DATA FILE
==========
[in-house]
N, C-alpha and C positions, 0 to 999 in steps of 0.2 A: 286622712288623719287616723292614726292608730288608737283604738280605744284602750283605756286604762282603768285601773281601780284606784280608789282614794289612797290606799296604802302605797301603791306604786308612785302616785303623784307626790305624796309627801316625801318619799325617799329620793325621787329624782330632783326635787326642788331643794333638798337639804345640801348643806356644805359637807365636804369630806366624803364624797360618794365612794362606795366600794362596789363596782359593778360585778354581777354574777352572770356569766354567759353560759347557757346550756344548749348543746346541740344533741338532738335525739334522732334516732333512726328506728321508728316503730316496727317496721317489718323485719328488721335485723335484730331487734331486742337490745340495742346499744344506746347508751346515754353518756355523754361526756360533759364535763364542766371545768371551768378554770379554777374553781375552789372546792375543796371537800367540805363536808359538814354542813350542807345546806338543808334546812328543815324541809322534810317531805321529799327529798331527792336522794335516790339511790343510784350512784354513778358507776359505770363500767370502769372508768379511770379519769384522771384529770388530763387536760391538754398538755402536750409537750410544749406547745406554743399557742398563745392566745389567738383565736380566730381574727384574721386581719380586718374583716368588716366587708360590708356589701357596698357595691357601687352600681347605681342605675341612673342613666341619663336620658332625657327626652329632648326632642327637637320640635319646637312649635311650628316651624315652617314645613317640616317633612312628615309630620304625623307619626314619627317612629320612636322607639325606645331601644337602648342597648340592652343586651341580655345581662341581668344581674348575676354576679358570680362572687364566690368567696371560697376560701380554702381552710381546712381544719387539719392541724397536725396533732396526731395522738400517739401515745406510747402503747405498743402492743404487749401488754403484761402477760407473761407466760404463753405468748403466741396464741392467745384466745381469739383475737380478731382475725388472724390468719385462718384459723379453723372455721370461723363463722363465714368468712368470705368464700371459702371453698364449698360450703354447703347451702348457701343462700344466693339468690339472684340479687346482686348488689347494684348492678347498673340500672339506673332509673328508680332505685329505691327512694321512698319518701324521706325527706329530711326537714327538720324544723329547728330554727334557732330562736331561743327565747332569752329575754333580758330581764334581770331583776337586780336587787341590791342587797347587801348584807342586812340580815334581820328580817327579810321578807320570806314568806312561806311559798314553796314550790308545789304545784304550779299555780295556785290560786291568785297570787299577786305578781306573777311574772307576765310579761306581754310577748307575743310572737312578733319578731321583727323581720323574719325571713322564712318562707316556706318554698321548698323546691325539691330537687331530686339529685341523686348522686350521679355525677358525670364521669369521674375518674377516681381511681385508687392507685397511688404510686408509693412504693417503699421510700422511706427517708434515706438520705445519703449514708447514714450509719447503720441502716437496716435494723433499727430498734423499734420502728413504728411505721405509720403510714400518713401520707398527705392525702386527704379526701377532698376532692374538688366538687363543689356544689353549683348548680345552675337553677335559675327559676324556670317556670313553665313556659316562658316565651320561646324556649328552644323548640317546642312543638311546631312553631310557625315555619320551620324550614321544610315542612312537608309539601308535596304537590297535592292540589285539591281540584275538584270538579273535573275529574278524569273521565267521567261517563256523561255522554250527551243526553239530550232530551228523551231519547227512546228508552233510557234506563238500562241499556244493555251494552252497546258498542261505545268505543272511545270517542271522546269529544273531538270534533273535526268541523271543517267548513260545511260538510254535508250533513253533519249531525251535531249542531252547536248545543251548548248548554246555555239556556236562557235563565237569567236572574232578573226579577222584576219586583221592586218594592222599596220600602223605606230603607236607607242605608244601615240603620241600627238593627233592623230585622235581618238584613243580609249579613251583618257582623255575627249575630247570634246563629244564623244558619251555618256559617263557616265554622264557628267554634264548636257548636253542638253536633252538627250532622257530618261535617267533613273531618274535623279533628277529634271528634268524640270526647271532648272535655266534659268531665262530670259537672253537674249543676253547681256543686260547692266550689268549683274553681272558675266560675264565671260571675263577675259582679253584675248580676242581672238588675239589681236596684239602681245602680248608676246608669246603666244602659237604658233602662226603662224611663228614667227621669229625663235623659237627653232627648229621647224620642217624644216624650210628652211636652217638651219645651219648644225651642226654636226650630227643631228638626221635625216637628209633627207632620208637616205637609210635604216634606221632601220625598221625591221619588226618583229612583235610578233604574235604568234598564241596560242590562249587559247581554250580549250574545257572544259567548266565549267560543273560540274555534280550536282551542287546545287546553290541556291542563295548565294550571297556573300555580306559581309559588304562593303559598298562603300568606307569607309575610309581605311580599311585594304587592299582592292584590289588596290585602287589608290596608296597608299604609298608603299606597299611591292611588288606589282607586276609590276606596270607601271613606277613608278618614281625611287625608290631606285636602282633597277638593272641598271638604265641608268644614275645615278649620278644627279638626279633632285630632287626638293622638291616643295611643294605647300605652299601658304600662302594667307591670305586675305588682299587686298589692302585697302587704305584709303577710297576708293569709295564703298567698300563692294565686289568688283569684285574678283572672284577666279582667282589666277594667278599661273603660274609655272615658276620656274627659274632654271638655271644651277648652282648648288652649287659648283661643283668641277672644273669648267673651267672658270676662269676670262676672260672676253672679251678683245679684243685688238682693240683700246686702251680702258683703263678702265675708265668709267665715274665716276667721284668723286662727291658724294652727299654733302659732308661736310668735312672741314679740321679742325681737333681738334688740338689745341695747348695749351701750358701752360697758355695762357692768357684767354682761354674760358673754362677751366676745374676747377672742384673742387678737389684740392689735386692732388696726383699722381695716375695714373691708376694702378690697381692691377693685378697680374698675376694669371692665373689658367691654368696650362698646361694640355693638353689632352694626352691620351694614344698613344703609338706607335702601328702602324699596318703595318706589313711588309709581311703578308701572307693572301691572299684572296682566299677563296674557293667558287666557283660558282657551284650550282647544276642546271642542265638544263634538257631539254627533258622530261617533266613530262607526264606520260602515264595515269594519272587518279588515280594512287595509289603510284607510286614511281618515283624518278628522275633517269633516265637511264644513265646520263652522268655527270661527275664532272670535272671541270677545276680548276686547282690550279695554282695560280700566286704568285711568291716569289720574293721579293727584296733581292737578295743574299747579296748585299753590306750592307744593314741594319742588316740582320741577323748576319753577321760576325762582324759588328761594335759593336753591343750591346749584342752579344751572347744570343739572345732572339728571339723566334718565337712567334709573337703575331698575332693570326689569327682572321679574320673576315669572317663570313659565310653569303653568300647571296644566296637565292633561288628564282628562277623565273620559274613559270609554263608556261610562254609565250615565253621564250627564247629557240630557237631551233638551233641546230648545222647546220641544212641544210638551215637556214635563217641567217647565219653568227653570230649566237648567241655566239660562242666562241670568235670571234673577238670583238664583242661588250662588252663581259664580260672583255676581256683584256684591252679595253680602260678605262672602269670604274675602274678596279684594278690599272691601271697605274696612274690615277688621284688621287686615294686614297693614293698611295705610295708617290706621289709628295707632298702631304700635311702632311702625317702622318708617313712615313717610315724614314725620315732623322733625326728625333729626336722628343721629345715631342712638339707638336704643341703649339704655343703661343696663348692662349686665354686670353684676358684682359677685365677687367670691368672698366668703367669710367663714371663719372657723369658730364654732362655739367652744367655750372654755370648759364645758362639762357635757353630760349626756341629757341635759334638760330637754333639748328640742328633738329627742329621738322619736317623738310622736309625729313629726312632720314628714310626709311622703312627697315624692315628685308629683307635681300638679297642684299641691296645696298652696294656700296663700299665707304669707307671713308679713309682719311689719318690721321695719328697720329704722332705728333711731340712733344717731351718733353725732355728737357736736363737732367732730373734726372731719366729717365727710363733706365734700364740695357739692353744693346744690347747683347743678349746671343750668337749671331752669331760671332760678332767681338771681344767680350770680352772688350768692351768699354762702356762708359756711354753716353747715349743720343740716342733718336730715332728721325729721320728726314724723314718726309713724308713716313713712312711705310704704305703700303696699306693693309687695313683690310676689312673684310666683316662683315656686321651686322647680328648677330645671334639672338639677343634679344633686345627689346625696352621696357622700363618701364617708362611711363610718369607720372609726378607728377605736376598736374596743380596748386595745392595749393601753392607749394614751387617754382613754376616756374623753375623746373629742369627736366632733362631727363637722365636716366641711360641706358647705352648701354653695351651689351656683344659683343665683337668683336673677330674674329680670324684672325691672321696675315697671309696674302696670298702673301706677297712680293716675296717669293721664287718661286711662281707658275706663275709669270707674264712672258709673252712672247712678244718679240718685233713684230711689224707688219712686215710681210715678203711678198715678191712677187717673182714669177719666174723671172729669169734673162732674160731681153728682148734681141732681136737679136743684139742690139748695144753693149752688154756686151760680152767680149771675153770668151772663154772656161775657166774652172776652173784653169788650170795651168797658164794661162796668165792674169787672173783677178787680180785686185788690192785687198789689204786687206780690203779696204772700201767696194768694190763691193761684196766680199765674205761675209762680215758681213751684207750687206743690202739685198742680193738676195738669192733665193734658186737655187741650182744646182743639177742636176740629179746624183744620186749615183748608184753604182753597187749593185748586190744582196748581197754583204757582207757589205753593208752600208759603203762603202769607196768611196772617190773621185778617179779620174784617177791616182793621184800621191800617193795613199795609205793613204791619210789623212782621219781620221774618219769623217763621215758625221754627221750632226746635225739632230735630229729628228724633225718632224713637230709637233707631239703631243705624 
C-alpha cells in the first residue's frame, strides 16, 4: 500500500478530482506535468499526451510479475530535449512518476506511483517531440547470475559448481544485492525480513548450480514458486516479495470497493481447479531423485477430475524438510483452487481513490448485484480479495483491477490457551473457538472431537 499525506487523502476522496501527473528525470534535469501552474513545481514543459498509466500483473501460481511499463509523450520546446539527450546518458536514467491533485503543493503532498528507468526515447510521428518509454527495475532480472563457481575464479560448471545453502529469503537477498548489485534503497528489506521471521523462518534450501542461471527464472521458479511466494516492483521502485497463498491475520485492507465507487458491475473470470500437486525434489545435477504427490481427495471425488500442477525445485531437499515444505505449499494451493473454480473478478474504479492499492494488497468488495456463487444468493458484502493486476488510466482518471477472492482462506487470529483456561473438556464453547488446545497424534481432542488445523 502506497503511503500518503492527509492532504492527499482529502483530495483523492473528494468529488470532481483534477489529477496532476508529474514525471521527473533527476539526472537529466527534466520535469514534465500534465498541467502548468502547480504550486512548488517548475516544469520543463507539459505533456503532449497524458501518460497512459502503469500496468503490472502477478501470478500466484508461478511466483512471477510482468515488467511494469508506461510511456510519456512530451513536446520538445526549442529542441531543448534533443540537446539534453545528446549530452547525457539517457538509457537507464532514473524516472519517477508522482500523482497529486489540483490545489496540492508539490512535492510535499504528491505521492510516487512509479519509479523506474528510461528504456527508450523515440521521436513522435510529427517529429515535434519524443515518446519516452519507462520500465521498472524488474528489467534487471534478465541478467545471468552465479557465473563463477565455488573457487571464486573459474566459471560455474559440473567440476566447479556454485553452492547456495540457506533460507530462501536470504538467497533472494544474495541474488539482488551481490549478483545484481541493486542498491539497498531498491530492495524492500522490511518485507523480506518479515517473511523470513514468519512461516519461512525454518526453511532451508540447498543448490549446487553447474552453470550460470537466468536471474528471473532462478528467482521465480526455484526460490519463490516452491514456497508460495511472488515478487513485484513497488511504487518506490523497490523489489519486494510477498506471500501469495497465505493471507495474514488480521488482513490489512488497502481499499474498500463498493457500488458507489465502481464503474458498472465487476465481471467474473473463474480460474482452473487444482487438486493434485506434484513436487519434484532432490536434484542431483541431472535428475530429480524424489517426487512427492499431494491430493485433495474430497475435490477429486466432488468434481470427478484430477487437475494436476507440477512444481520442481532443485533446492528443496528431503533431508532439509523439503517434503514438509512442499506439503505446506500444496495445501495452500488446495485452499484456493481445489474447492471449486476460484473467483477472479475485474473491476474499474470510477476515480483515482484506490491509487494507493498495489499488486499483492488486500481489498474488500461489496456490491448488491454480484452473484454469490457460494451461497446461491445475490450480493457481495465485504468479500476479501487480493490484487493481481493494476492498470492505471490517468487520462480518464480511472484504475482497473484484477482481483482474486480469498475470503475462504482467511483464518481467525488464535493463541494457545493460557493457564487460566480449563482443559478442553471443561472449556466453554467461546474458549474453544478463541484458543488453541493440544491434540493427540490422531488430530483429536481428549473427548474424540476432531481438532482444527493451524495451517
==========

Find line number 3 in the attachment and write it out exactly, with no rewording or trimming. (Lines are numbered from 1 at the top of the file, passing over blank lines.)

C-alpha cells in the first residue's frame, strides 16, 4: 500500500478530482506535468499526451510479475530535449512518476506511483517531440547470475559448481544485492525480513548450480514458486516479495470497493481447479531423485477430475524438510483452487481513490448485484480479495483491477490457551473457538472431537 499525506487523502476522496501527473528525470534535469501552474513545481514543459498509466500483473501460481511499463509523450520546446539527450546518458536514467491533485503543493503532498528507468526515447510521428518509454527495475532480472563457481575464479560448471545453502529469503537477498548489485534503497528489506521471521523462518534450501542461471527464472521458479511466494516492483521502485497463498491475520485492507465507487458491475473470470500437486525434489545435477504427490481427495471425488500442477525445485531437499515444505505449499494451493473454480473478478474504479492499492494488497468488495456463487444468493458484502493486476488510466482518471477472492482462506487470529483456561473438556464453547488446545497424534481432542488445523 502506497503511503500518503492527509492532504492527499482529502483530495483523492473528494468529488470532481483534477489529477496532476508529474514525471521527473533527476539526472537529466527534466520535469514534465500534465498541467502548468502547480504550486512548488517548475516544469520543463507539459505533456503532449497524458501518460497512459502503469500496468503490472502477478501470478500466484508461478511466483512471477510482468515488467511494469508506461510511456510519456512530451513536446520538445526549442529542441531543448534533443540537446539534453545528446549530452547525457539517457538509457537507464532514473524516472519517477508522482500523482497529486489540483490545489496540492508539490512535492510535499504528491505521492510516487512509479519509479523506474528510461528504456527508450523515440521521436513522435510529427517529429515535434519524443515518446519516452519507462520500465521498472524488474528489467534487471534478465541478467545471468552465479557465473563463477565455488573457487571464486573459474566459471560455474559440473567440476566447479556454485553452492547456495540457506533460507530462501536470504538467497533472494544474495541474488539482488551481490549478483545484481541493486542498491539497498531498491530492495524492500522490511518485507523480506518479515517473511523470513514468519512461516519461512525454518526453511532451508540447498543448490549446487553447474552453470550460470537466468536471474528471473532462478528467482521465480526455484526460490519463490516452491514456497508460495511472488515478487513485484513497488511504487518506490523497490523489489519486494510477498506471500501469495497465505493471507495474514488480521488482513490489512488497502481499499474498500463498493457500488458507489465502481464503474458498472465487476465481471467474473473463474480460474482452473487444482487438486493434485506434484513436487519434484532432490536434484542431483541431472535428475530429480524424489517426487512427492499431494491430493485433495474430497475435490477429486466432488468434481470427478484430477487437475494436476507440477512444481520442481532443485533446492528443496528431503533431508532439509523439503517434503514438509512442499506439503505446506500444496495445501495452500488446495485452499484456493481445489474447492471449486476460484473467483477472479475485474473491476474499474470510477476515480483515482484506490491509487494507493498495489499488486499483492488486500481489498474488500461489496456490491448488491454480484452473484454469490457460494451461497446461491445475490450480493457481495465485504468479500476479501487480493490484487493481481493494476492498470492505471490517468487520462480518464480511472484504475482497473484484477482481483482474486480469498475470503475462504482467511483464518481467525488464535493463541494457545493460557493457564487460566480449563482443559478442553471443561472449556466453554467461546474458549474453544478463541484458543488453541493440544491434540493427540490422531488430530483429536481428549473427548474424540476432531481438532482444527493451524495451517